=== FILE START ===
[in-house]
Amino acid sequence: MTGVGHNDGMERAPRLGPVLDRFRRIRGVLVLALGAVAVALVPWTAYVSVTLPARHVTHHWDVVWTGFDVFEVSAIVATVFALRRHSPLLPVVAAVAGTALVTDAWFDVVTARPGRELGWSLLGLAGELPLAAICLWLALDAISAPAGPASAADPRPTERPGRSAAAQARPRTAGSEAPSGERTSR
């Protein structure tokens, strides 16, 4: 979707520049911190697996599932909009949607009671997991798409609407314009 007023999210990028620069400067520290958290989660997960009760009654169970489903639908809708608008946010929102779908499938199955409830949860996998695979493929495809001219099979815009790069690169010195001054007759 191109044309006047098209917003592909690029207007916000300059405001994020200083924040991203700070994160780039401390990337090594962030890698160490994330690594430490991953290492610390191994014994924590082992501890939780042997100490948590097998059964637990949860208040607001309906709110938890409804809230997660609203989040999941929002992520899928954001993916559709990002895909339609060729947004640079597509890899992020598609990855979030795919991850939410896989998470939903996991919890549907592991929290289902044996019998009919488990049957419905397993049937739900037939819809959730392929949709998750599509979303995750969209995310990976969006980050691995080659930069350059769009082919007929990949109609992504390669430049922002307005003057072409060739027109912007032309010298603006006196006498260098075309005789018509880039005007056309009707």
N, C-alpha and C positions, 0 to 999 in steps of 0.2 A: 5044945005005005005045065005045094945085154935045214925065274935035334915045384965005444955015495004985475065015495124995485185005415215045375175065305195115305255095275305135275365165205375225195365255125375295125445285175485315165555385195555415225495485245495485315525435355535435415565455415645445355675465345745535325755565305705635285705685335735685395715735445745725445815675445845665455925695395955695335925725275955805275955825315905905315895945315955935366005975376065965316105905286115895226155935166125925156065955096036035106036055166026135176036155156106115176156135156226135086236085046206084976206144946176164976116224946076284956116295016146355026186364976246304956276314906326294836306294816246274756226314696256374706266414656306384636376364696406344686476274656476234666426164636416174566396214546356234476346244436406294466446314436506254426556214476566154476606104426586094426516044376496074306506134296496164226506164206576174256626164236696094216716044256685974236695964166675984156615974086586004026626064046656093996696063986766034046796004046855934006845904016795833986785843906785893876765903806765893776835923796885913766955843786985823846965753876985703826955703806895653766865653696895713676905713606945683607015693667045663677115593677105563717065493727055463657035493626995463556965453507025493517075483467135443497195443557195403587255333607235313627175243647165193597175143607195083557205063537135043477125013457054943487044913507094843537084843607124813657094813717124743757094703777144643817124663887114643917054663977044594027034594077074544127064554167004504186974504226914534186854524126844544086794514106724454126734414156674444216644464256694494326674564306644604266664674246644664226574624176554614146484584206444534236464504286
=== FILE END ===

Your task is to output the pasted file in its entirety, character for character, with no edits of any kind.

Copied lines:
[in-house]
Amino acid sequence: MTGVGHNDGMERAPRLGPVLDRFRRIRGVLVLALGAVAVALVPWTAYVSVTLPARHVTHHWDVVWTGFDVFEVSAIVATVFALRRHSPLLPVVAAVAGTALVTDAWFDVVTARPGRELGWSLLGLAGELPLAAICLWLALDAISAPAGPASAADPRPTERPGRSAAAQARPRTAGSEAPSGERTSR
């Protein structure tokens, strides 16, 4: 979707520049911190697996599932909009949607009671997991798409609407314009 007023999210990028620069400067520290958290989660997960009760009654169970489903639908809708608008946010929102779908499938199955409830949860996998695979493929495809001219099979815009790069690169010195001054007759 191109044309006047098209917003592909690029207007916000300059405001994020200083924040991203700070994160780039401390990337090594962030890698160490994330690594430490991953290492610390191994014994924590082992501890939780042997100490948590097998059964637990949860208040607001309906709110938890409804809230997660609203989040999941929002992520899928954001993916559709990002895909339609060729947004640079597509890899992020598609990855979030795919991850939410896989998470939903996991919890549907592991929290289902044996019998009919488990049957419905397993049937739900037939819809959730392929949709998750599509979303995750969209995310990976969006980050691995080659930069350059769009082919007929990949109609992504390669430049922002307005003057072409060739027109912007032309010298603006006196006498260098075309005789018509880039005007056309009707």
N, C-alpha and C positions, 0 to 999 in steps of 0.2 A: 5044945005005005005045065005045094945085154935045214925065274935035334915045384965005444955015495004985475065015495124995485185005415215045375175065305195115305255095275305135275365165205375225195365255125375295125445285175485315165555385195555415225495485245495485315525435355535435415565455415645445355675465345745535325755565305705635285705685335735685395715735445745725445815675445845665455925695395955695335925725275955805275955825315905905315895945315955935366005975376065965316105905286115895226155935166125925156065955096036035106036055166026135176036155156106115176156135156226135086236085046206084976206144946176164976116224946076284956116295016146355026186364976246304956276314906326294836306294816246274756226314696256374706266414656306384636376364696406344686476274656476234666426164636416174566396214546356234476346244436406294466446314436506254426556214476566154476606104426586094426516044376496074306506134296496164226506164206576174256626164236696094216716044256685974236695964166675984156615974086586004026626064046656093996696063986766034046796004046855934006845904016795833986785843906785893876765903806765893776835923796885913766955843786985823846965753876985703826955703806895653766865653696895713676905713606945683607015693667045663677115593677105563717065493727055463657035493626995463556965453507025493517075483467135443497195443557195403587255333607235313627175243647165193597175143607195083557205063537135043477125013457054943487044913507094843537084843607124813657094813717124743757094703777144643817124663887114643917054663977044594027034594077074544127064554167004504186974504226914534186854524126844544086794514106724454126734414156674444216644464256694494326674564306644604266664674246644664226574624176554614146484584206444534236464504286